Naughty Dog is a master of misdirection and is at its best during intimate character moments.

The moments of payoff you’ve been waiting for don’t disappoint, either. The Last of Us Part II answers lingering questions from the first game and gives us closure for a few story threads. It is very much the second half of a larger, singular story, as divisive as that story may end up being.

Towards the end of the game, the pacing feels a little sloppy. There’s one section in particular that I initially thought was a dream sequence because it felt so out of place. I think that The Last of Us Part II goes on for maybe an hour or two too long, and could have been wrapped up in a more satisfying manner.

The Last of Us Part II Nuanced characters

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First off, just having Ellie as the lead character is a huge step forward for the games industry given her gender and sexuality, and putting such a strong emphasis on her relationship with Dina adds to the emotional weight. Moments of dialog between these two characters feel special, even something as small as random quips outside of cutscenes. The diversity is spread throughout the rest of the cast as well with other LGBTQ+ characters and people of color.

Naughty Dog does an excellent job of making its antagonists sympathetic.

On the other hand, Naughty Dog does an excellent job of making its antagonists sympathetic. This goes much deeper than having enemies cry out the names of their fallen comrades. As you’ll come to see throughout the game, Ellie and Abby, who plays a central role in the game, are two sides of the same coin. Their motivations are heartbreakingly similar.

Abby isn’t all that she appears to be on the surface. Naughty Dog hasn’t detailed her character too much for good reason, as doing so would spoil the game.

Even when games try to paint their antagonists as sympathetic, they usually fall flat in one way or another. Without spoiling too much, we come to see Abby’s point of view with greater clarity. Her actions make sense within the context we are provided. I genuinely felt for her. The Last of Us Part II pulls this off with greater effect than any other game I’ve played. This is helped along by the performances, especially from Ashley Johnson (Ellie) and Laura Bailey (Abby).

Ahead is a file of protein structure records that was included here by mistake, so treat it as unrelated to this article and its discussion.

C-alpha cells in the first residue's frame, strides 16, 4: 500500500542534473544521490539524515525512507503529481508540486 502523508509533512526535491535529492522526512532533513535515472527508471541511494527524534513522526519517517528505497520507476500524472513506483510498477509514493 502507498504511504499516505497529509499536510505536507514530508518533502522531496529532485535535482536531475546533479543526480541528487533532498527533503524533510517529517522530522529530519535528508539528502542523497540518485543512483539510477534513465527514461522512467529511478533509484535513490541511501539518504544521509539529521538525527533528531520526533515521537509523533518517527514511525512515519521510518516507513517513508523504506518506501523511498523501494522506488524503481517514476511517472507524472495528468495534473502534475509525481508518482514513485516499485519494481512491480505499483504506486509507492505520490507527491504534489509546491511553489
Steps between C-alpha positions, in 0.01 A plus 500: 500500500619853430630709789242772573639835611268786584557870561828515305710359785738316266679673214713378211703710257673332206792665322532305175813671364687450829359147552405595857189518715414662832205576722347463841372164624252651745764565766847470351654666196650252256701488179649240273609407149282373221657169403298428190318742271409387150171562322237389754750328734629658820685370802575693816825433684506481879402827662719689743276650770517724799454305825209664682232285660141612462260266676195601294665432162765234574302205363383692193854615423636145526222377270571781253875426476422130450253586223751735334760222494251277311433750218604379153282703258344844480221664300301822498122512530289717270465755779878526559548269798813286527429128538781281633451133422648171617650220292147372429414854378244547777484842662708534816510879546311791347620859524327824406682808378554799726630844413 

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It’s then surprisingly easy to see the Washington Liberation Front in a positive light, just as you already can for Jackson’s settlement, and even the Seraphites (Scars) to a lesser extent. These are all groups of people who have banded together as society collapsed. They have their own wants and fears and relationships.

You can’t lump any of these factions together and label them all as these evil villains, even if they serve as antagonists in the narrative. These societies are complex. You’ll find notes and hear characters speak about how they disagree with some of the choices their leaders make. It’s all about survival.

One thing is clear after playing The Last of Us Part II: Any of these characters would have taken similar actions to one another if their roles were reversed.

The Last of Us Part II Naughty Dog’s largest, most brutal world yet

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I wouldn’t call The Last of Us Part II open-world, but it is the most open environment that Naughty Dog has created to date, both in terms of actual size and complexity. Progression is linear despite the huge world, for example. Even without waypoints of any kind, it’s easy to know where to go. You just follow the natural progression of the environment and you won’t get lost.

The ruins of Seattle are impeccably crafted, from the dilapidated hotels and overgrown neighborhoods to the flooded streets of downtown. Every apartment and house feel unique, not like Naughty Dog reused assets. The studio made it so that players will get a sense of the previous occupants’ lives. This is only compounded with personal notes you can find strewn about from those who have died. They tell their own mini-stories within the larger world.

The ruins of Seattle are impeccably crafted.

Even the more “gamified” aspects feel realistic. How many times have you been playing a video game where you walk into a room and immediately know there’s a fight about to go down because of the conspicuously-placed objects for cover? I never felt that here. Logically, I know that the world was designed with cover like this in mind, but it feels natural within the context of the game. Of course, there’s a broken-down car on an abandoned street for cover, for example.

The combat and stealth elements are similar to what you’d expect from the first game. While the dedicated jump, dodge, and prone buttons give players more options in how they can approach a scenario, it doesn’t feel drastically different here. Still, combat is brutal and visceral. You can feel the moment Ellie’s knife sinks into someone’s neck.

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Skill trees and weapon upgrades are also about what you’d expect. You can unlock new skill trees with training manuals and purchase skills with supplements. These can range from the ability to craft a silencer for your pistol to improved movement speed while you’re prone. Weapon upgrades themselves are fairly simple with things like stability, capacity, and damage that can be improved.